Leaders of this particular movement put emphasis on verses such as “love thy neighbor.” Much like todays progressive leaders they published books and spoke nationally promoting this form of the Gospel.
More importantly, women took the helm of this movement; they ran settlement houses that were “designed to alleviate the sufferings of immigrants living in cities like Boston, New York and Chicago…” As RNS goes on to say, “Their mission was to draw attention to the problems of poverty and inequality – especially in America’s growing cities.”
Apparently, this was a movement that began in the late 1800’s. It’s seemingly always been political. As today we see it most active within political movements, such as the “Reclaiming Jesus Movement.”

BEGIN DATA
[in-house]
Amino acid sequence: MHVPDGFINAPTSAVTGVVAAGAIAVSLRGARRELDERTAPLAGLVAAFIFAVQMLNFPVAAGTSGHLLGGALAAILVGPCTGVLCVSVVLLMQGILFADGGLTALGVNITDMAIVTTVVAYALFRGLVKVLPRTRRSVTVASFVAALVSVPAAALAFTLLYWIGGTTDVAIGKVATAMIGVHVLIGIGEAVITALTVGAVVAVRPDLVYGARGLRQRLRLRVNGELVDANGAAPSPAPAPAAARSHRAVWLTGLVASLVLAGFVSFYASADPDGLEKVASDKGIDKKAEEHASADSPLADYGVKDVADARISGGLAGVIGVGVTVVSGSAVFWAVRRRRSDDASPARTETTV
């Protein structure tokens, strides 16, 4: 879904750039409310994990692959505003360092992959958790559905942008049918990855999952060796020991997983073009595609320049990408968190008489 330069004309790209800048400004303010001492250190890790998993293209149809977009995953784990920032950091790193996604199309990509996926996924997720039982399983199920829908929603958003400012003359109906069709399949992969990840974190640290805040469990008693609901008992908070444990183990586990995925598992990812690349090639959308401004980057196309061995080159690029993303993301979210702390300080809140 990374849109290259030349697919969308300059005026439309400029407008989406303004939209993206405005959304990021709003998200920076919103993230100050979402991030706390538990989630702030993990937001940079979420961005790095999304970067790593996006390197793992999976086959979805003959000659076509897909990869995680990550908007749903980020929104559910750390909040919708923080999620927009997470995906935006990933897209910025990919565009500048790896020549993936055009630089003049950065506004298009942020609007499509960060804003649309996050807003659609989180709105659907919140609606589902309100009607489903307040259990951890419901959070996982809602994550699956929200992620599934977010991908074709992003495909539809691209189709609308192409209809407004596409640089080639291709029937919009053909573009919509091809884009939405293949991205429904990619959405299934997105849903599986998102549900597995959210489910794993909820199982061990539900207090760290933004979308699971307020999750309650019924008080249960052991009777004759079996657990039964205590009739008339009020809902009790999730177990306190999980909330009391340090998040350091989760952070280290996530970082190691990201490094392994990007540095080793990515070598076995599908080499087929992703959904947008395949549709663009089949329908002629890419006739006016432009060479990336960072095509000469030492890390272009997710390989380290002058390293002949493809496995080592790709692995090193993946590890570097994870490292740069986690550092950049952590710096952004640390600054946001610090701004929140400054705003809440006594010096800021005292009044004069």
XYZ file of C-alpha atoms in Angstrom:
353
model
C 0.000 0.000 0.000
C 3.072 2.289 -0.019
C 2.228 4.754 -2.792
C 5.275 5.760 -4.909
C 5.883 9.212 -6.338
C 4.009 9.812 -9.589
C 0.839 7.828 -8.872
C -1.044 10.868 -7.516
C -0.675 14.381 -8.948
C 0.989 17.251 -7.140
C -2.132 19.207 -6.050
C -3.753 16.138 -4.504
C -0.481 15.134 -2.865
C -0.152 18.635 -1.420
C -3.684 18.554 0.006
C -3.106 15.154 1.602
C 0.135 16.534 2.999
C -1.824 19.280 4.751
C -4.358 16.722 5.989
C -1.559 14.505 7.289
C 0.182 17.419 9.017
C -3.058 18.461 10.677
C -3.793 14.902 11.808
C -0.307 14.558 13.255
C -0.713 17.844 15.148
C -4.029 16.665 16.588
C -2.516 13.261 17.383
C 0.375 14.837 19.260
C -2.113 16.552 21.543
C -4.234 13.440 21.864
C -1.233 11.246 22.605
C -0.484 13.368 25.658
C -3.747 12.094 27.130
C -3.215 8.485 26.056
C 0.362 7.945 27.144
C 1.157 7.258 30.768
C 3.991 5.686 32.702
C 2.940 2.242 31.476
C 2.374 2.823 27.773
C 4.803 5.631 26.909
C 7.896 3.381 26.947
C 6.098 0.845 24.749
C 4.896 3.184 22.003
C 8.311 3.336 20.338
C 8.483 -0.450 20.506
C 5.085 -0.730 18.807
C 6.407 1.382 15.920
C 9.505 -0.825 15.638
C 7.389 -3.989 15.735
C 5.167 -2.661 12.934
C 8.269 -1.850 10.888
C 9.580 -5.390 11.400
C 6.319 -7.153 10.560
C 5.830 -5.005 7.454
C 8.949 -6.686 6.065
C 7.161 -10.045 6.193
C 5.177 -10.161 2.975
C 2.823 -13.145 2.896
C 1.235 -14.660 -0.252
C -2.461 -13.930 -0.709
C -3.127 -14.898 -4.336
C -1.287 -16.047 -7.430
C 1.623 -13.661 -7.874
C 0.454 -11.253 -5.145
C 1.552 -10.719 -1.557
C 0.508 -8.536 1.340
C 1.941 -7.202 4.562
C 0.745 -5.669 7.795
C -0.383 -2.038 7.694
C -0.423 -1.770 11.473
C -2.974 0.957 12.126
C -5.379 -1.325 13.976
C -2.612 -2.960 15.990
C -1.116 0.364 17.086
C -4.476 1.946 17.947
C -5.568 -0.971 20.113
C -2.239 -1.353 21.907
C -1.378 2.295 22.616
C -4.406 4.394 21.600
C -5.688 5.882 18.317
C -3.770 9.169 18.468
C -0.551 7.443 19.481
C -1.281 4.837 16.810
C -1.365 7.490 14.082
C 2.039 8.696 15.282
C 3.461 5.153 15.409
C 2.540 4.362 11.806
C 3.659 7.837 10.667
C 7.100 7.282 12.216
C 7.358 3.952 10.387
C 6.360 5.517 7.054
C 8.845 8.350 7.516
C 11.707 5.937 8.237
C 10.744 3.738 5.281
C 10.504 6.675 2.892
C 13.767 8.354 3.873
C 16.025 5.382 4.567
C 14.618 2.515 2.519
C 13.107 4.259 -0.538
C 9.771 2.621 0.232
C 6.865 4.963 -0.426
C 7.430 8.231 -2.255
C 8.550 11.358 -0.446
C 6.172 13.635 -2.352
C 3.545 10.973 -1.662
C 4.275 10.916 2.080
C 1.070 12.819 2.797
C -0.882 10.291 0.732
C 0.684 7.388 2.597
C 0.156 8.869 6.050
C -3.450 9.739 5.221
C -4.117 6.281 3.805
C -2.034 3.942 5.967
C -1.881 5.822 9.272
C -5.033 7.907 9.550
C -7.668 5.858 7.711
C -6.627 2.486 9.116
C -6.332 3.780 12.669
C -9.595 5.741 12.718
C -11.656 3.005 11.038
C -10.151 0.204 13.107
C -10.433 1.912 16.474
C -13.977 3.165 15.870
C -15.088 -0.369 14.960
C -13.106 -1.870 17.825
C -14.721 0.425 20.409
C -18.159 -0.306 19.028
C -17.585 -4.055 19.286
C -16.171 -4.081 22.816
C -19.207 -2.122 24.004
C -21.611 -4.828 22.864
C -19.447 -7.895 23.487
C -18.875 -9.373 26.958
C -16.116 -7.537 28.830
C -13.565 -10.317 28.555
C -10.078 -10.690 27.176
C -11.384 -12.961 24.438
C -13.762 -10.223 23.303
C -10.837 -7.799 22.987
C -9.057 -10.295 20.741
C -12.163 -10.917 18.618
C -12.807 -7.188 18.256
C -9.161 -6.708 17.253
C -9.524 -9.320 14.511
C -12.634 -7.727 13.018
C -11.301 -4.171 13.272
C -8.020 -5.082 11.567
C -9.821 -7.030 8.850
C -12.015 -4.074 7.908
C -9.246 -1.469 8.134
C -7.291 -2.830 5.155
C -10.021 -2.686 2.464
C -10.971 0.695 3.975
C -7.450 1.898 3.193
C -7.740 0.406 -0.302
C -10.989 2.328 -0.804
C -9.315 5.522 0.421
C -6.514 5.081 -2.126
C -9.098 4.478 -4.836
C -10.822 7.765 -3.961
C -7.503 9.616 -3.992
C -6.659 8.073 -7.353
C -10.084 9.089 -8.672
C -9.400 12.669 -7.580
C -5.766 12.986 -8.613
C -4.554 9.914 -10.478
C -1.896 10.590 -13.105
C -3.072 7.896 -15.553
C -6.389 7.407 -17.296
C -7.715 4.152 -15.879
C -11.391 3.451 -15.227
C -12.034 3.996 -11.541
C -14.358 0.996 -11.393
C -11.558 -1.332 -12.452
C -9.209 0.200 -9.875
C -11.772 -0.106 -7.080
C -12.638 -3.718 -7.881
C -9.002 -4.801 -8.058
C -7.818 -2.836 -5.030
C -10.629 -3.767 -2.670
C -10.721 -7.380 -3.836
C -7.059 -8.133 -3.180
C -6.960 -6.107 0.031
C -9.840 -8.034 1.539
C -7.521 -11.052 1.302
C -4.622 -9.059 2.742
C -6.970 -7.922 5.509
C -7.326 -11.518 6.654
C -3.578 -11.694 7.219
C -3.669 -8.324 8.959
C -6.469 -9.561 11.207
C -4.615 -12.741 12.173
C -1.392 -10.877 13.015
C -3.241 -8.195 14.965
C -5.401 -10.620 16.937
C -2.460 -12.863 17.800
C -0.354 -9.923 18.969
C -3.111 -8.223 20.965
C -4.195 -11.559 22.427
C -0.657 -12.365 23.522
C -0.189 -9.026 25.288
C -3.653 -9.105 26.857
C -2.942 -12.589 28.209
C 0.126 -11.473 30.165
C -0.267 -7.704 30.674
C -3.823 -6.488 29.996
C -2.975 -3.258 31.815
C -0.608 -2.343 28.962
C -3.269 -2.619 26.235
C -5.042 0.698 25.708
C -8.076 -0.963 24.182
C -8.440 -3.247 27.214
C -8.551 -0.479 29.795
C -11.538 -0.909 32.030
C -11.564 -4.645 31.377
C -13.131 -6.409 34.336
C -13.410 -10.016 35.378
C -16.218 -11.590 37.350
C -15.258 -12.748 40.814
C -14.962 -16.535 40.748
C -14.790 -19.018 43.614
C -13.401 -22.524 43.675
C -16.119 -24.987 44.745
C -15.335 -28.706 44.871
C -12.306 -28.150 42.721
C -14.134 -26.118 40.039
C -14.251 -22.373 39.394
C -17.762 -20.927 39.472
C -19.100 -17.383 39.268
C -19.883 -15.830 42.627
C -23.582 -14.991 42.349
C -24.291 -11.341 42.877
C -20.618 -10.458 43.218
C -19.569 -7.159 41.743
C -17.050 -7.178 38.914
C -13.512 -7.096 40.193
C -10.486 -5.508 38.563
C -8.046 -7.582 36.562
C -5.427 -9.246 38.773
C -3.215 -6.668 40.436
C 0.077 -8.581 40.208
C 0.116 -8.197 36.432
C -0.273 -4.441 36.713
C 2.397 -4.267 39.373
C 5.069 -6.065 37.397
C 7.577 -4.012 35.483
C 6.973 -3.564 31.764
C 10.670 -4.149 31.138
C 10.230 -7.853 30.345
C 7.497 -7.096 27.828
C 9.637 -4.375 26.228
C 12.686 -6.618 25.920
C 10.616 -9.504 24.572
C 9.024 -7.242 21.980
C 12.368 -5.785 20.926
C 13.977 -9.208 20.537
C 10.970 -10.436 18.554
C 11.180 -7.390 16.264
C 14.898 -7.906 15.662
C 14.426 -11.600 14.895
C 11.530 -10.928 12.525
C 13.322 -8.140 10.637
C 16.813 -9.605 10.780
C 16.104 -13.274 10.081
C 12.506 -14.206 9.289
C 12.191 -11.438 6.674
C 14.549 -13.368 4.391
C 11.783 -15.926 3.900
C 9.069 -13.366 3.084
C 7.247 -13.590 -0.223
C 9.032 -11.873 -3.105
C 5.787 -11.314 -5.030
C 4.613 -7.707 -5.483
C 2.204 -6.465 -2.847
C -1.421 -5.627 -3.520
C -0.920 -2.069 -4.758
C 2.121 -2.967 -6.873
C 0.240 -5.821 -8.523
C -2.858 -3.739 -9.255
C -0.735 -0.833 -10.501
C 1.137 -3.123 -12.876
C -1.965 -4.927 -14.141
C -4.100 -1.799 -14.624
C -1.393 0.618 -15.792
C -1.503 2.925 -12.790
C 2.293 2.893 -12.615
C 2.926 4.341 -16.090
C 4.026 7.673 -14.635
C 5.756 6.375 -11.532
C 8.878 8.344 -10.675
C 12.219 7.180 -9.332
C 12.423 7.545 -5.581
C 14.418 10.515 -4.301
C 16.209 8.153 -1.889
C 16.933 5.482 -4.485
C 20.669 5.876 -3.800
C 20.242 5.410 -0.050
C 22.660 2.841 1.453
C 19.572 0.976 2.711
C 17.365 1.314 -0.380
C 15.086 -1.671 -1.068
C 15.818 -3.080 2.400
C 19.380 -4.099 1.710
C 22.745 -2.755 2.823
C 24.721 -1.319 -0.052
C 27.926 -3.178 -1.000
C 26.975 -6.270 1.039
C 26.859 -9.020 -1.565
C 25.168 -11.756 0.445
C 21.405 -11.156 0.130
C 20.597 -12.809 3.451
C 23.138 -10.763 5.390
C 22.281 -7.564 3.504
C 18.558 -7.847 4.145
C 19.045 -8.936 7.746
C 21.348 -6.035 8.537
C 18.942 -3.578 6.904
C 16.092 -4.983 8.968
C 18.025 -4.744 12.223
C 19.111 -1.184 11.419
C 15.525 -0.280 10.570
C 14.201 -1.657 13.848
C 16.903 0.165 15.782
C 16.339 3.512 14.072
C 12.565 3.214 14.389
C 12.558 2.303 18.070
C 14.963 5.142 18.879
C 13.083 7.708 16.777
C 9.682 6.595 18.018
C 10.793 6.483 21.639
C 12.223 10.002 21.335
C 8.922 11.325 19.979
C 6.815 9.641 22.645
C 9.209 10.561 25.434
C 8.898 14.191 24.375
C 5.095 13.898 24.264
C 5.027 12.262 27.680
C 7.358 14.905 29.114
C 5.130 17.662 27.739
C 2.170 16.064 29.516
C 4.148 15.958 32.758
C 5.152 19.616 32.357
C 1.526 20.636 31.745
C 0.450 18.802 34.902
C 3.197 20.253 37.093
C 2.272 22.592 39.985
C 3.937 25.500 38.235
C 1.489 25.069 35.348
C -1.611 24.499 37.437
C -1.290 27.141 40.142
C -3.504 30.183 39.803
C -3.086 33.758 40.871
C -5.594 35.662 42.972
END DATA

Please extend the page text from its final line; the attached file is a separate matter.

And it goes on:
So, then the question still yet remains: Why do people consider the social Gospel to be heretical?
Why It’s Considered Heretical…
Faith cannot be separated from works and good works done by man cannot be separated from God’s grace… simple, right?
Well, not so much; as there are three particular reasons given here by the social gospel’s detractors:
“We’re saved by grace not works…”
It’s the age-old argument between grace and works and their impact on salvation. The well-known theologians of our reformation (e.g. Luther, Melanchthon, etc.) emphasized grace. They emphasized the fact that we are saved by grace through faith; this is opposed to being saved by works and works alone.